Tech Corner: First Aid advice for Technicians
As technicians, we are naturally curious and that leads to a desire to constantly expand our toolkit, whether that be with physical tools or growing our soft skills. How often do you peruse your local hardware store exploring new releases and testing out the latest generation of any of the go to pieces of your toolkit? Who cannot say they have bought a new tool if for no other reason than they were just really wanting something new and fresh?
What if there was a set of skills that you could build upon that would scratch the itch of both physical and soft skill tools? A set of skills that many technicians tend to overlook, for any multitude of reasons. A set of skills that, when honed properly, could be more important than the best set of power tools.
Specifically, first aid skills are commonly underutilized and overlooked, yet these skills matter more than might be thought in the role of a technician. This applies equally to an in-house technician as it would a field technician. Every day, we are exposed to situations, equipment, and chemicals that could have dangerous or even deadly consequences. Training may ensure that a person knows the details of a safety sheet, but that level of training may not encompass enacting life saving protocols when needed.
Spending one weekend every couple of years is a foundational start to developing those skills. Utilizing your local Red Cross or St Johns Ambulance to find available training ensures that your time is well spent and the training is current with modern medicine. Commonly with these courses one would have the opportunity to purchase a first aid kit with new supplies based on the training received.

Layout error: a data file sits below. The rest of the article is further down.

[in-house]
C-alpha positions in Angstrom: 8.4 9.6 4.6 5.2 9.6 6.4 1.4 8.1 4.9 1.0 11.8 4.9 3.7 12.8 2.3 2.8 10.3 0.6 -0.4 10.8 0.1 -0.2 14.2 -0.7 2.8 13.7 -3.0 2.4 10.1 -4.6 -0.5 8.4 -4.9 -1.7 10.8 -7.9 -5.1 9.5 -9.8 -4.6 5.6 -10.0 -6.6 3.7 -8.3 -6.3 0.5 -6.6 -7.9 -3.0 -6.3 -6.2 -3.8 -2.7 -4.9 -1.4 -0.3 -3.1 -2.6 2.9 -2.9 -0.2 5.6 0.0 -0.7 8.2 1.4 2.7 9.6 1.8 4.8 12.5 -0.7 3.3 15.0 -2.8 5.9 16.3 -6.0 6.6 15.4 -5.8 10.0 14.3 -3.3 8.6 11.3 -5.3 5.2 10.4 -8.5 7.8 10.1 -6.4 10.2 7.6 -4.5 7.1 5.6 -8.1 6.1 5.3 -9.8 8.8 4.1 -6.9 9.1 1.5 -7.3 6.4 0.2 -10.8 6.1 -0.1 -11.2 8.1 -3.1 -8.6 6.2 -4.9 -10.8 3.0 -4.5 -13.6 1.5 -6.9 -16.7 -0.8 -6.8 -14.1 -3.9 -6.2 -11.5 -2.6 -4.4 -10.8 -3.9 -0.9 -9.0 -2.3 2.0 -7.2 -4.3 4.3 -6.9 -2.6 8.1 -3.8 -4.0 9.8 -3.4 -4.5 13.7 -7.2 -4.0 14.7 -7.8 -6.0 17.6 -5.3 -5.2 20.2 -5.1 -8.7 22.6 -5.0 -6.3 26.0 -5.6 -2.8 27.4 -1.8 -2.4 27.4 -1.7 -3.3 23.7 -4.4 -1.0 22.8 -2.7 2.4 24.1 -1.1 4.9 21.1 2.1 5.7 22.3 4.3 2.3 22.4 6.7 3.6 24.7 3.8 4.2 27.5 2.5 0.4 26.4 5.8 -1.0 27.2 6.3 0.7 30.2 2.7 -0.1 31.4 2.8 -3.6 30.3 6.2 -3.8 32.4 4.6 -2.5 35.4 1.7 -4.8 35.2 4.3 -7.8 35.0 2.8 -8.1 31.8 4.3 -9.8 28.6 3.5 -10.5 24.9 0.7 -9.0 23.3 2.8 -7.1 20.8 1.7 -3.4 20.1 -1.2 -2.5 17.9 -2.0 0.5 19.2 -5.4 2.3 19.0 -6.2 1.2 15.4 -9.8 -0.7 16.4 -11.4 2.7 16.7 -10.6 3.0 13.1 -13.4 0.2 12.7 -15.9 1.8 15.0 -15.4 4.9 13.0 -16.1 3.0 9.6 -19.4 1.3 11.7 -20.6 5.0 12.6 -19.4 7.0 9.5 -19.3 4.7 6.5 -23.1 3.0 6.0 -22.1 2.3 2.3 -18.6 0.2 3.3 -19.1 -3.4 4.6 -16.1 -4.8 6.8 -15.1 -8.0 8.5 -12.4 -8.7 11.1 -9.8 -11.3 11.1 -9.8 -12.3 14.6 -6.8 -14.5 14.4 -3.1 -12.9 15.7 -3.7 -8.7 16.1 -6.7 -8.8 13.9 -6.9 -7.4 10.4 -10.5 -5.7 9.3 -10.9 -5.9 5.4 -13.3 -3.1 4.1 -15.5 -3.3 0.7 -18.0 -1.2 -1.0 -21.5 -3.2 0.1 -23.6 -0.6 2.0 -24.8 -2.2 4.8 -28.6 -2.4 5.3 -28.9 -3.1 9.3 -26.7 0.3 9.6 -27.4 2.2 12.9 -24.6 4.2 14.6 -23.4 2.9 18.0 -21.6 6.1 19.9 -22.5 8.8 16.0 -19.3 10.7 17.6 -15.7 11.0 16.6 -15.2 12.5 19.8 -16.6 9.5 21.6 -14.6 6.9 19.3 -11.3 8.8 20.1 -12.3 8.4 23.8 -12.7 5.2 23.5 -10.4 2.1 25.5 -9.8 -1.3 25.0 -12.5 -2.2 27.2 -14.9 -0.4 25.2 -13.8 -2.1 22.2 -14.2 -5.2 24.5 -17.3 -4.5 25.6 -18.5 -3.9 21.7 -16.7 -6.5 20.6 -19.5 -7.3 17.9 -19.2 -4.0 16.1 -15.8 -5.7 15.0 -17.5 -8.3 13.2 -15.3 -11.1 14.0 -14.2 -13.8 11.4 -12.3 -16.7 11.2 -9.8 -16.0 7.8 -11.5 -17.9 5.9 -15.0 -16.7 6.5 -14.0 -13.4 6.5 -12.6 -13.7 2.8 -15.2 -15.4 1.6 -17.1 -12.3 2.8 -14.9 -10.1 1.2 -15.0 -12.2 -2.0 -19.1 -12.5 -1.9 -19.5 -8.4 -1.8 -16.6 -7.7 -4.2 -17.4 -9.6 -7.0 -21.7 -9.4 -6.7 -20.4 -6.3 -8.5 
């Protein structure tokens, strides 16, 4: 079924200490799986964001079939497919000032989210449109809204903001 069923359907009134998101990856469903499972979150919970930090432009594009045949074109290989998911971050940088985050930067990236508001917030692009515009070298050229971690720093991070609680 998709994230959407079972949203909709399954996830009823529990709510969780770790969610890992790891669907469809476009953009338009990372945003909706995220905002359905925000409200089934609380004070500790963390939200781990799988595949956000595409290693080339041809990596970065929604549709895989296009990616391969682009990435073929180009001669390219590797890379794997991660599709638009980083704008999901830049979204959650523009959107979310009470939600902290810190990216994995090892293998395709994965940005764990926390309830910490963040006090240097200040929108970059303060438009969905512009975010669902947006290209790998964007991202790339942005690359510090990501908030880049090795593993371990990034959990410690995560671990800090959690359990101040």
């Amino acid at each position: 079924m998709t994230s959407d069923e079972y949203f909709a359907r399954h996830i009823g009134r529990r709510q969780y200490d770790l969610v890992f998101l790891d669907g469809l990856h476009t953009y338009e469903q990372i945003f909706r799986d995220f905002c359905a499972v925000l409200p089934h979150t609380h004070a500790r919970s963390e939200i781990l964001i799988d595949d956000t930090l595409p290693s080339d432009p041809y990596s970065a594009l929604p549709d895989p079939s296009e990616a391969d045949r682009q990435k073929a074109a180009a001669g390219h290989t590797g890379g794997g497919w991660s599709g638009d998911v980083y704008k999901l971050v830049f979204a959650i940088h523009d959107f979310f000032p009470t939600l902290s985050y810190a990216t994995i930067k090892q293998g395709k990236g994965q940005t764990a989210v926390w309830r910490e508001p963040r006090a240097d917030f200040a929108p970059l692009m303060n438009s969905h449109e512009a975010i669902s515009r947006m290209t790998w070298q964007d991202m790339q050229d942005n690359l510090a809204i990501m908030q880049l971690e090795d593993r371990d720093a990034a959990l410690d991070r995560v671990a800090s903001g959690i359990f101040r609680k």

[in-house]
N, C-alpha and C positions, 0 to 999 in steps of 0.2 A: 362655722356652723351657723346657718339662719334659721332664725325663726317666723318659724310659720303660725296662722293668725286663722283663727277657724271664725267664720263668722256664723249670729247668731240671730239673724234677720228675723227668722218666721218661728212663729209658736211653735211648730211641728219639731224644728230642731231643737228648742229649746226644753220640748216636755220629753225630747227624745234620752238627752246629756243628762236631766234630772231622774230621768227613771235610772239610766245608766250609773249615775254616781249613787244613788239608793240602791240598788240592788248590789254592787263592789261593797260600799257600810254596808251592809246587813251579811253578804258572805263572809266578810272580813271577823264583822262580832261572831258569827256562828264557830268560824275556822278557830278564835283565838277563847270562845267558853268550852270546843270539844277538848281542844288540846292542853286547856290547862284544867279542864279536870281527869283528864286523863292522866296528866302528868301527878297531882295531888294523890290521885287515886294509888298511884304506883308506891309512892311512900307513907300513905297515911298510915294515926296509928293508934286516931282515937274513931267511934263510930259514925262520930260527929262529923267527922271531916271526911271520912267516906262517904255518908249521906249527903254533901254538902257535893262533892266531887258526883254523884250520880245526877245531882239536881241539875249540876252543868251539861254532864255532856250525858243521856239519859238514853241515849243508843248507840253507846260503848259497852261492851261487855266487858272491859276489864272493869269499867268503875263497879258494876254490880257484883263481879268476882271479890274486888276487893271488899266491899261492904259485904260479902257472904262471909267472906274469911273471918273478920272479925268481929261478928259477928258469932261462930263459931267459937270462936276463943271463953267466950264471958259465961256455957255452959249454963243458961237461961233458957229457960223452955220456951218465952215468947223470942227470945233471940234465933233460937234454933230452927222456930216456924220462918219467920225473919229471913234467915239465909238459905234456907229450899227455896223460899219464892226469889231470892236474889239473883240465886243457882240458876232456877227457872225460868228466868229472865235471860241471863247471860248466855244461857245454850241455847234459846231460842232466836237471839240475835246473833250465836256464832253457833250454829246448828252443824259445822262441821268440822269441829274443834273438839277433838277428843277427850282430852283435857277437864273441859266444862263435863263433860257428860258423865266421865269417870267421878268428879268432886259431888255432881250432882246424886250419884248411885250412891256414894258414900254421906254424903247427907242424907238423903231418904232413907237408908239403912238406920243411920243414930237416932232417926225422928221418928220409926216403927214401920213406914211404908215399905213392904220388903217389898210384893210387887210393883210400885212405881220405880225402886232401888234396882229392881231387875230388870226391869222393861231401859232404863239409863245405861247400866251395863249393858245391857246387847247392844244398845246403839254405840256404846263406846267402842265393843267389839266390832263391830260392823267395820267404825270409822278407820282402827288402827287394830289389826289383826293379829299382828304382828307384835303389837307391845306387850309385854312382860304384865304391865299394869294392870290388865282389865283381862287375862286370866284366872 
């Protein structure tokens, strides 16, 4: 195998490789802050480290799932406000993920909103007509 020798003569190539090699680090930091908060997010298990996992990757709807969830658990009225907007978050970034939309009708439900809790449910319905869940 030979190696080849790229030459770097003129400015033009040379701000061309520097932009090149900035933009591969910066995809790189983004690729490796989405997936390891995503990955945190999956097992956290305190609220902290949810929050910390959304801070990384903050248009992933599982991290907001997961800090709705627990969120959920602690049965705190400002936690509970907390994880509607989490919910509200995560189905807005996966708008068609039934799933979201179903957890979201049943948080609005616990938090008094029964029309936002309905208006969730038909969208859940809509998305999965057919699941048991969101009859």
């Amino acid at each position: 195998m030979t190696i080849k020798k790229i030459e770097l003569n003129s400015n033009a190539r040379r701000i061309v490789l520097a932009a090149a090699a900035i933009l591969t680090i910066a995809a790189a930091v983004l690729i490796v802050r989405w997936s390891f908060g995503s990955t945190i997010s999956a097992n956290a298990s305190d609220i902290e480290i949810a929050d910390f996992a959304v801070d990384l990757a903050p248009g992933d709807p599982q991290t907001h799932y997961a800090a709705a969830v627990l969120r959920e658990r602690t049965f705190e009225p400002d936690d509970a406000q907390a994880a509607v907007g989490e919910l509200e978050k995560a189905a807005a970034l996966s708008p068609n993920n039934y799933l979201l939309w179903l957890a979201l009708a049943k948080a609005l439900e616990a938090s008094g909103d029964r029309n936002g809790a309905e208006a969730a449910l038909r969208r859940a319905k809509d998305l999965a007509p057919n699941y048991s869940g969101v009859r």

Again, this training would only be a foundation for further growth. There are commonly further courses available to expand upon first aid training, and many that could be even more relevant to a technician workspace. Think about the different challenges we face daily: a press presents a crushing injury to an arm or leg, a saw could present a partial or full amputation injury, and a car crash on the highway could encompass any number of serious injuries. Technicians not only could face these challenges, but we could be called on to help someone nearby.
The tools of first aid have advanced as much as the techniques. There are specialty multitools for first aid that can be folded up for transport and storage. Bags can be customized to fit on or in a backpack, or in almost any position in a vehicle. One of the most interesting designs lately are kits made to be worn on an ankle under a pant leg.
No one expects that the common public would have the same abilities, skills, and knowledge of our medical professionals. However, the more knowledge and skills we can equip ourselves with means that we can help ourselves or someone else reach the next level of care.
Tyler Dolinger | Technical Service Associate | Beans And Grind Inc.